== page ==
It started just over three decades ago when a friend and fellow sports nut asked me who I thought would win the NCAA basketball tournament. I told him. He replied something along the lines of: "You gotta be kidding, they don't stand a chance."
His retort got under my skin so I asked him whom he'd picked to win the tournament. This led to some back and forth and a bet on the entire tournament. You do your bracket and I'll do mine, and may the best man win.
The way we structured it, points were awarded for every team that advanced. One point for every team that made it past round one, three points for those who advanced to the next round, etc. That way you might pick the overall winner but still not win the bet because the other person had racked up more points with his more of his picks advancing through the rounds.
The tournament was then a 48-team affair and my friend and I started small with a $1 bet on our prognostications. That, and the promise to watch the championship game at either his house or mine.
And so ensued years of good games, last second buzzer beaters, Bird and Magic, West Texas State, Jimmy Valvano and NC State, you name it, and always accompanied with beer and eats.
Twice over the decades, I was out of town for the championship game but on the phone to my friend before and after the game. In both instances I was on assignment in British Columbia. The first time I watched Indiana win the 1987 title over Syracuse at the buzzer following a day of heli-skiing . The second time I watched Michigan win the 1989 title over Seton Hall in a motel in Revelstoke, BC the night before flying into the mountains for a week hut-to-hut ski tour.
As our bracket battle wore on, now with 64 (65 with the play-in game winner) teams, the bet changed. The loser would buy the winner dinner at a place where we could view the championship game. That led to dinners Cheerleaders, the Pine Tavern, Bend Brewing, assorted sports bars and other bars. One year we took a break from eating out and I ordered in a pizza and made martinis to celebrate my wretched bracket picks and the loss of the bet.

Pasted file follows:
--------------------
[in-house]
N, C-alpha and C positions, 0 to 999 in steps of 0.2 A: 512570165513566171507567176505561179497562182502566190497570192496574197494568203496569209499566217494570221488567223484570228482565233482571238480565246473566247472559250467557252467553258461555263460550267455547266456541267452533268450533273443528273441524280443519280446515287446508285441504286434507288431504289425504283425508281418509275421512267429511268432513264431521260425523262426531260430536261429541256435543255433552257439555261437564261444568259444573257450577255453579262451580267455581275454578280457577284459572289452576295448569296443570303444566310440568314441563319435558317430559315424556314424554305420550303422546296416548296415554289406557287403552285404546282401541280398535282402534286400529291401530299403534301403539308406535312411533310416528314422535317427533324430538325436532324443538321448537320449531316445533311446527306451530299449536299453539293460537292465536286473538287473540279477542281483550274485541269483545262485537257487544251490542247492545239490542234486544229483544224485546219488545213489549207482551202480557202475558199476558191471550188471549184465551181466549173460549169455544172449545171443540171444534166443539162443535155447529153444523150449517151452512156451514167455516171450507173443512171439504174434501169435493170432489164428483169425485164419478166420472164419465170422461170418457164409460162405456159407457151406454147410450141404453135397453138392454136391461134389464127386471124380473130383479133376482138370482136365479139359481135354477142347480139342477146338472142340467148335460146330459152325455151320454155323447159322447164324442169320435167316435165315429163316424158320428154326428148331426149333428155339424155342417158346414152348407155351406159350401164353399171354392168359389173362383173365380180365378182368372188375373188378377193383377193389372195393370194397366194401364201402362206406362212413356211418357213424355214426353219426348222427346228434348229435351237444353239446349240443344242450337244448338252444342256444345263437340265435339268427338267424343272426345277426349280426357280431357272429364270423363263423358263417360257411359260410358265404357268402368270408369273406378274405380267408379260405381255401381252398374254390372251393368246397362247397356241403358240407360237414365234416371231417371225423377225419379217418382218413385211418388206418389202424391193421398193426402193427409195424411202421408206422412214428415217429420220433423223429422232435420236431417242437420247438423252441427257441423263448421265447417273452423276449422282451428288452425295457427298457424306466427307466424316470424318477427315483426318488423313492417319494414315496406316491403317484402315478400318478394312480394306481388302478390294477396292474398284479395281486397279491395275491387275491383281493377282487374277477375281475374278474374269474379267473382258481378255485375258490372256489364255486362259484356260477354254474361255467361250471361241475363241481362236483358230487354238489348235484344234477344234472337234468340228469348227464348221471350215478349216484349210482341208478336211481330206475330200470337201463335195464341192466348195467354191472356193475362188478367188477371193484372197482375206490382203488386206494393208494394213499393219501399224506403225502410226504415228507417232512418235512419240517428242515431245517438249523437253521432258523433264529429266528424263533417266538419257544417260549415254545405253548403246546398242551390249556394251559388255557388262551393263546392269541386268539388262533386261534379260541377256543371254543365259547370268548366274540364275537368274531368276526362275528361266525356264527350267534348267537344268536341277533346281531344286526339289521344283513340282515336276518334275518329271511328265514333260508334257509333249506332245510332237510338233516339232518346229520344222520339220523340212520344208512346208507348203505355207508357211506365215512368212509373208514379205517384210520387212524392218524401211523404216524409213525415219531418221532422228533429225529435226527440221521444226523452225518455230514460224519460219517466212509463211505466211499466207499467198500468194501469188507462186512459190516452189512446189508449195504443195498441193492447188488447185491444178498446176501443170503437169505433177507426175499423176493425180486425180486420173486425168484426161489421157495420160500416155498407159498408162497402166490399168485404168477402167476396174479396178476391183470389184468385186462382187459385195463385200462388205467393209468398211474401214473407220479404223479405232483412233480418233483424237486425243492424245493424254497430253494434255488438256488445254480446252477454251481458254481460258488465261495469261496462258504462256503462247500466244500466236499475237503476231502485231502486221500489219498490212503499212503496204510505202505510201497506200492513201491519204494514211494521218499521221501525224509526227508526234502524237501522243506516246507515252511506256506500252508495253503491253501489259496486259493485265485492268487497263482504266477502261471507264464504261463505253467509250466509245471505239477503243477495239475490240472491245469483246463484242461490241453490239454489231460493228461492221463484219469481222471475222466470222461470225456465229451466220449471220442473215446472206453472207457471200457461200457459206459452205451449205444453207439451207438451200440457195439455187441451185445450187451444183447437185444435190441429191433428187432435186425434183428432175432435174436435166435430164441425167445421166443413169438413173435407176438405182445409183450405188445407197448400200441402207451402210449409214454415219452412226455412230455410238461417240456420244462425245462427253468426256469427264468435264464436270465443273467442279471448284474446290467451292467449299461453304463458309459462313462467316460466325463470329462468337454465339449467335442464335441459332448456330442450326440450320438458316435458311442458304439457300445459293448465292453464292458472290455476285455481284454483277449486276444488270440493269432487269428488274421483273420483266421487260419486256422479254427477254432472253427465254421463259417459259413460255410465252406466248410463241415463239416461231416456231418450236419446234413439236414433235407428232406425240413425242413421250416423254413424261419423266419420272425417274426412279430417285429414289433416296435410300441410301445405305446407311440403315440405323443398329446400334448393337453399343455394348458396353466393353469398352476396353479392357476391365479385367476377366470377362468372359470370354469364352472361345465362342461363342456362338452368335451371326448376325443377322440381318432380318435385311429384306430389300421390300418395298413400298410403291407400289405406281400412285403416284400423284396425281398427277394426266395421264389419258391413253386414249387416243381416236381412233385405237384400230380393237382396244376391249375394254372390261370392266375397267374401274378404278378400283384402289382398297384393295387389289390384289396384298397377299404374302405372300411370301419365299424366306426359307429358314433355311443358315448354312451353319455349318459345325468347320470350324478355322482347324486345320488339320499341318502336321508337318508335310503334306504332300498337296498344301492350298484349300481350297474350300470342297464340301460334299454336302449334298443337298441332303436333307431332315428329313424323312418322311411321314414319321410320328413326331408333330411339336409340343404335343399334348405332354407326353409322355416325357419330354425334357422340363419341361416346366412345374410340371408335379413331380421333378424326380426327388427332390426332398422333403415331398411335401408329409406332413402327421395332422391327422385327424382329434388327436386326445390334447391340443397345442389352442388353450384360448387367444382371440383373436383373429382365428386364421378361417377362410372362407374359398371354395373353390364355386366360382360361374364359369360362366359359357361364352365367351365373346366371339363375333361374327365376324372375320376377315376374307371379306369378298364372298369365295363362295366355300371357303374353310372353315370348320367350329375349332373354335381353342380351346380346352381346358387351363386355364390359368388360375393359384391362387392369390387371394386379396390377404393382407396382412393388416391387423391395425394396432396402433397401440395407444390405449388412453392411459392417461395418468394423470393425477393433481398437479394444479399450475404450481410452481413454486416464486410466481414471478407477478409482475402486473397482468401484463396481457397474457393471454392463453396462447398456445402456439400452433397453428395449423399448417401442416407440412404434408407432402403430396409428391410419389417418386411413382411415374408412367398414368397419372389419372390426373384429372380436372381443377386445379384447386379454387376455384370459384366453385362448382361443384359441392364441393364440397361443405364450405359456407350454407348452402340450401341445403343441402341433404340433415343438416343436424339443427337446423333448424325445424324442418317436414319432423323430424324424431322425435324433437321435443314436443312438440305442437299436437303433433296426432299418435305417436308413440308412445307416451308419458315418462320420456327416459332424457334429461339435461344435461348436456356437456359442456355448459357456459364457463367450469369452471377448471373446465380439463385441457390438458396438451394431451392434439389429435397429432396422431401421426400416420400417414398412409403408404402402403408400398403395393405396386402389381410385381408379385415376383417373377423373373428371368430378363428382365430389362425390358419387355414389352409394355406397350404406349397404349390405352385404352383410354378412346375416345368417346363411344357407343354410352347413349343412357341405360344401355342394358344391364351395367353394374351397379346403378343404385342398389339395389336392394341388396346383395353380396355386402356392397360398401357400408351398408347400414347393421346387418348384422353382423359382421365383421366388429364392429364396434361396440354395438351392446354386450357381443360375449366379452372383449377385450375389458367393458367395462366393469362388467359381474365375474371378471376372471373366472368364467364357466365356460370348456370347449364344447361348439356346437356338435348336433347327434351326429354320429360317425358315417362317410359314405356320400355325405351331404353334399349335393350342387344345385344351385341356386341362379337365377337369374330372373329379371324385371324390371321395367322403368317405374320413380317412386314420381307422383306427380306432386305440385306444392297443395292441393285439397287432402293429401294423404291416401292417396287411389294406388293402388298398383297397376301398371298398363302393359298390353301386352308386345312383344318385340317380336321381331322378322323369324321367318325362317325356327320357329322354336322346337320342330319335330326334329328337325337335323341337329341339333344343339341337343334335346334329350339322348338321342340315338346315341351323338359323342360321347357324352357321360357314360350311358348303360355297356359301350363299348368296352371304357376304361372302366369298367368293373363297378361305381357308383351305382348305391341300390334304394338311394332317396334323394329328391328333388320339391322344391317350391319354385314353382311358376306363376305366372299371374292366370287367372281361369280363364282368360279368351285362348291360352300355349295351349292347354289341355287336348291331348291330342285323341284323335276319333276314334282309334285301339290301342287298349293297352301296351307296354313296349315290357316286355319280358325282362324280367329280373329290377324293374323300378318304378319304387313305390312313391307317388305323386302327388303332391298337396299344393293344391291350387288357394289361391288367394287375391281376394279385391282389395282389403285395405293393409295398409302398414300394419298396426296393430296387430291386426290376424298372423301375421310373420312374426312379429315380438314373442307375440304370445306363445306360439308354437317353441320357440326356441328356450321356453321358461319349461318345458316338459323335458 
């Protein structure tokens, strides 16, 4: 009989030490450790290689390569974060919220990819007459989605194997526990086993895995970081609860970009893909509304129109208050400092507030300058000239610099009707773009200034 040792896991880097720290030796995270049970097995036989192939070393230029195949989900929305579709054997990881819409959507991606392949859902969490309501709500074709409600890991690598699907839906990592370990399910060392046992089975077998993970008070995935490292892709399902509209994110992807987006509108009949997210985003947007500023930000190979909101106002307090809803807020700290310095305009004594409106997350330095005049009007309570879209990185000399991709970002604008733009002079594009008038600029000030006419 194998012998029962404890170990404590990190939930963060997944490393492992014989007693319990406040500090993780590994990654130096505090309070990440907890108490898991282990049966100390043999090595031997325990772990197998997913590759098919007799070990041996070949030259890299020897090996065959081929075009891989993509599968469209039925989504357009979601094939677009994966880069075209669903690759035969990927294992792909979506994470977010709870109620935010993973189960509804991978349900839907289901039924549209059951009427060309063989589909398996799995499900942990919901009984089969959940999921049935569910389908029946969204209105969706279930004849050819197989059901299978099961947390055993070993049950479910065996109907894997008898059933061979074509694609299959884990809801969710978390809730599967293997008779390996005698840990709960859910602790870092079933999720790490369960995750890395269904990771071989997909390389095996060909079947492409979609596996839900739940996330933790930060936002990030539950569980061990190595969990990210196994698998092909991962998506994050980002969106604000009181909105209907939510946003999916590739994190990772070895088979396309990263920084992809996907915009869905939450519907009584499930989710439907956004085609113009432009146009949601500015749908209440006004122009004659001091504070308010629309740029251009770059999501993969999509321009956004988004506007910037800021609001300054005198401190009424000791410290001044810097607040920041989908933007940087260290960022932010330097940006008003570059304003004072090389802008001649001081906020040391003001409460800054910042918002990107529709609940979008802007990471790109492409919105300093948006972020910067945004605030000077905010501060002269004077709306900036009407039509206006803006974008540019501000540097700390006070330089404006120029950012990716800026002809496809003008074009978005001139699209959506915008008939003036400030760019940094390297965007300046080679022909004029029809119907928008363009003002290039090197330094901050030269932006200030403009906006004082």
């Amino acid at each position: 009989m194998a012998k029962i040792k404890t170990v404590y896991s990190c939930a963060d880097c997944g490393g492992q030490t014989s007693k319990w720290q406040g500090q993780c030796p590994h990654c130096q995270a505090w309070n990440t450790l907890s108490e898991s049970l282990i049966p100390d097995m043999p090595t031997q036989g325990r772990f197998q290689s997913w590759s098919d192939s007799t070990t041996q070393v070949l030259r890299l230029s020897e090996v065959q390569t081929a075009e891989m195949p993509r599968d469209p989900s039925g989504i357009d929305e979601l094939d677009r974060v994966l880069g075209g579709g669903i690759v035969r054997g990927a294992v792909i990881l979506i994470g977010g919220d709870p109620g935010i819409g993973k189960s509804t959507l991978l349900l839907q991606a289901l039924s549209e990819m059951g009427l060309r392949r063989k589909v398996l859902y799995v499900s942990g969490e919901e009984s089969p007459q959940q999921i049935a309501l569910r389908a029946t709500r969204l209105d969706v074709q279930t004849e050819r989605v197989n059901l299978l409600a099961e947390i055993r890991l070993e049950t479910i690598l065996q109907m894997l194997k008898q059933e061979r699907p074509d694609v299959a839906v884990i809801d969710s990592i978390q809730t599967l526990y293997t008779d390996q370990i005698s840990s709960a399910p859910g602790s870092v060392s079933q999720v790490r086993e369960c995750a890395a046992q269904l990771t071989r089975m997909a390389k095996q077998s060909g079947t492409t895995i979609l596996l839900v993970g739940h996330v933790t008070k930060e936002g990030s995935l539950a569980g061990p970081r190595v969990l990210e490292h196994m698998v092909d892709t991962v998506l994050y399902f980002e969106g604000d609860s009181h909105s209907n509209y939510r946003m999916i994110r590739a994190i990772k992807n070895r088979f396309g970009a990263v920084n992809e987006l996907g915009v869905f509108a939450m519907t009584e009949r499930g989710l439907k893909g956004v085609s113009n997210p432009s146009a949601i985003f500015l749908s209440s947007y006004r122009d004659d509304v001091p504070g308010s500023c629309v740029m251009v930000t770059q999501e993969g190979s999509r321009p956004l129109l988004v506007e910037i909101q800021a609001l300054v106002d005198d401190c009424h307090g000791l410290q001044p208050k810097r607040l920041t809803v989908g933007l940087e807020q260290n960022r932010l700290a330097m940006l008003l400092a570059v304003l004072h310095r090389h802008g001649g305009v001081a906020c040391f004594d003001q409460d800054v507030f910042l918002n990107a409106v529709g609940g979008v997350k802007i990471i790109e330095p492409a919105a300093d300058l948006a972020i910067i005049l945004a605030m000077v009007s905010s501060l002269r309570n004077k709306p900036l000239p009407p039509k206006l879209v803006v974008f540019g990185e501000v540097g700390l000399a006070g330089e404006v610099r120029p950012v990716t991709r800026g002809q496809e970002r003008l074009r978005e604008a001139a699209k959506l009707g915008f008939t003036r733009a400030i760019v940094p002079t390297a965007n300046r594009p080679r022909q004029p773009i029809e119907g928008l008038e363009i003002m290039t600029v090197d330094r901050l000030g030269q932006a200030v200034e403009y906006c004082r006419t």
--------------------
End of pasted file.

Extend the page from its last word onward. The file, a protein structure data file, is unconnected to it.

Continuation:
This year may be the worst year ever in the history of our bracket picking rivalry. I'm using an orange highlighter to mark off my losing picks. Currently, my bracket looks like a pumpkin field just before the harvest-a field of orange.
My friend is on vacation in Hawaii and has yet to send me his bracket sheet. From what he's told just before leaving, I think he's taken as many losing hits.
But like all bracketology fans, losing the annual bet is just a sidebar to rooting for the small schools, the underdogs and the where-did-they-come-froms. That's the joy of the tournament.
So as the Sweet Sixteen is played out tomorrow and Friday, I for one am rooting for an Elite Eight that has Cornell playing Washington, Purdue playing St. Marys, Michigan State playing Ohio State, and Butler playing Xavier.
Of course, it won't work out that way but it's fun to dream of an Elite Eight without any top seeds.
Come April 5 at 6:20, my friend and I will sit down at some restaurant to watch the game and to celebrate our thirty-first straight bracket battle. It's a tradition we both look forward to every year-win or lose.